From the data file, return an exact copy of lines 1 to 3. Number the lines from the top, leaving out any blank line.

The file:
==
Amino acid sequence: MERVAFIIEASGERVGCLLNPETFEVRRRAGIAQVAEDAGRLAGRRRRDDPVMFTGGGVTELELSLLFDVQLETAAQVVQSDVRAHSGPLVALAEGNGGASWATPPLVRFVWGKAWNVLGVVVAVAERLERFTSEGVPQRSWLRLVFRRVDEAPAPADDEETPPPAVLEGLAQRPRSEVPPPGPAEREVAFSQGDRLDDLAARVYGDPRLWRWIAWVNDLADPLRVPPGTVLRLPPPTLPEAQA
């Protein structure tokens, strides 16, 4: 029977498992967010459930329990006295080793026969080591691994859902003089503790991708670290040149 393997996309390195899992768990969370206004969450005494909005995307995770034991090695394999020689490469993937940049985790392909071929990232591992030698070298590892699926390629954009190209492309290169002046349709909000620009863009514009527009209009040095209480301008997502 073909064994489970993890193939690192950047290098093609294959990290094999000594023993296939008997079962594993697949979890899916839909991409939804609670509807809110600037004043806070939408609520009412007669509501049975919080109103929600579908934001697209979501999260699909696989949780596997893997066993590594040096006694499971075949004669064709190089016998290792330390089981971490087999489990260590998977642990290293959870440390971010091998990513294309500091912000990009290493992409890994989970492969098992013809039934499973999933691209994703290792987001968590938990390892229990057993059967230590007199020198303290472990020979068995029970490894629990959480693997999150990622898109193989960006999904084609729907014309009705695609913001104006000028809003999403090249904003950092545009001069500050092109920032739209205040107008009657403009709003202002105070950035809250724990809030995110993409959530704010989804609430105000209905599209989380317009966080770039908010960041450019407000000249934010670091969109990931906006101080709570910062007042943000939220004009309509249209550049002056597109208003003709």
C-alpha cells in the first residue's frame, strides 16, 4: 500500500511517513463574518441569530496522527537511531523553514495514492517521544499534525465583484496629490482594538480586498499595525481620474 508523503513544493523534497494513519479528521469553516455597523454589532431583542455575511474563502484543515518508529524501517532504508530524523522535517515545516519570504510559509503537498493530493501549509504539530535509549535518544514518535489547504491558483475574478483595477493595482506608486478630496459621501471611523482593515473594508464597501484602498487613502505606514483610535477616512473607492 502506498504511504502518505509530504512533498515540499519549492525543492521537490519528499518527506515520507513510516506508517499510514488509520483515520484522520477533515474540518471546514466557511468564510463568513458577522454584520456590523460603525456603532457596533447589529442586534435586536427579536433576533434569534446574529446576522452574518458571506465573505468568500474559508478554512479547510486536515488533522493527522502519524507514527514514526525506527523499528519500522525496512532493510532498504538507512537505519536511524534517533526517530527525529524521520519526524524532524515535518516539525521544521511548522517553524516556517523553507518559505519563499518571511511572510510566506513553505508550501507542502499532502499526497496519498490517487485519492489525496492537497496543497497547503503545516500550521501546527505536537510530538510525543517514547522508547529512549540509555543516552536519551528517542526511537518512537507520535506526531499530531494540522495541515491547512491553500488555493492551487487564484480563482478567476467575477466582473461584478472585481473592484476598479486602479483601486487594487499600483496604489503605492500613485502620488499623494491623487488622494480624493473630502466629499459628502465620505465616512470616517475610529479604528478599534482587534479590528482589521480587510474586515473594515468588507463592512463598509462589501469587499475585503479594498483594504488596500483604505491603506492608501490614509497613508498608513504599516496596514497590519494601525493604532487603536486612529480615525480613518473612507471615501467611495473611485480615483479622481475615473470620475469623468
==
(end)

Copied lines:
Amino acid sequence: MERVAFIIEASGERVGCLLNPETFEVRRRAGIAQVAEDAGRLAGRRRRDDPVMFTGGGVTELELSLLFDVQLETAAQVVQSDVRAHSGPLVALAEGNGGASWATPPLVRFVWGKAWNVLGVVVAVAERLERFTSEGVPQRSWLRLVFRRVDEAPAPADDEETPPPAVLEGLAQRPRSEVPPPGPAEREVAFSQGDRLDDLAARVYGDPRLWRWIAWVNDLADPLRVPPGTVLRLPPPTLPEAQA
């Protein structure tokens, strides 16, 4: 029977498992967010459930329990006295080793026969080591691994859902003089503790991708670290040149 393997996309390195899992768990969370206004969450005494909005995307995770034991090695394999020689490469993937940049985790392909071929990232591992030698070298590892699926390629954009190209492309290169002046349709909000620009863009514009527009209009040095209480301008997502 073909064994489970993890193939690192950047290098093609294959990290094999000594023993296939008997079962594993697949979890899916839909991409939804609670509807809110600037004043806070939408609520009412007669509501049975919080109103929600579908934001697209979501999260699909696989949780596997893997066993590594040096006694499971075949004669064709190089016998290792330390089981971490087999489990260590998977642990290293959870440390971010091998990513294309500091912000990009290493992409890994989970492969098992013809039934499973999933691209994703290792987001968590938990390892229990057993059967230590007199020198303290472990020979068995029970490894629990959480693997999150990622898109193989960006999904084609729907014309009705695609913001104006000028809003999403090249904003950092545009001069500050092109920032739209205040107008009657403009709003202002105070950035809250724990809030995110993409959530704010989804609430105000209905599209989380317009966080770039908010960041450019407000000249934010670091969109990931906006101080709570910062007042943000939220004009309509249209550049002056597109208003003709």
C-alpha cells in the first residue's frame, strides 16, 4: 500500500511517513463574518441569530496522527537511531523553514495514492517521544499534525465583484496629490482594538480586498499595525481620474 508523503513544493523534497494513519479528521469553516455597523454589532431583542455575511474563502484543515518508529524501517532504508530524523522535517515545516519570504510559509503537498493530493501549509504539530535509549535518544514518535489547504491558483475574478483595477493595482506608486478630496459621501471611523482593515473594508464597501484602498487613502505606514483610535477616512473607492 502506498504511504502518505509530504512533498515540499519549492525543492521537490519528499518527506515520507513510516506508517499510514488509520483515520484522520477533515474540518471546514466557511468564510463568513458577522454584520456590523460603525456603532457596533447589529442586534435586536427579536433576533434569534446574529446576522452574518458571506465573505468568500474559508478554512479547510486536515488533522493527522502519524507514527514514526525506527523499528519500522525496512532493510532498504538507512537505519536511524534517533526517530527525529524521520519526524524532524515535518516539525521544521511548522517553524516556517523553507518559505519563499518571511511572510510566506513553505508550501507542502499532502499526497496519498490517487485519492489525496492537497496543497497547503503545516500550521501546527505536537510530538510525543517514547522508547529512549540509555543516552536519551528517542526511537518512537507520535506526531499530531494540522495541515491547512491553500488555493492551487487564484480563482478567476467575477466582473461584478472585481473592484476598479486602479483601486487594487499600483496604489503605492500613485502620488499623494491623487488622494480624493473630502466629499459628502465620505465616512470616517475610529479604528478599534482587534479590528482589521480587510474586515473594515468588507463592512463598509462589501469587499475585503479594498483594504488596500483604505491603506492608501490614509497613508498608513504599516496596514497590519494601525493604532487603536486612529480615525480613518473612507471615501467611495473611485480615483479622481475615473470620475469623468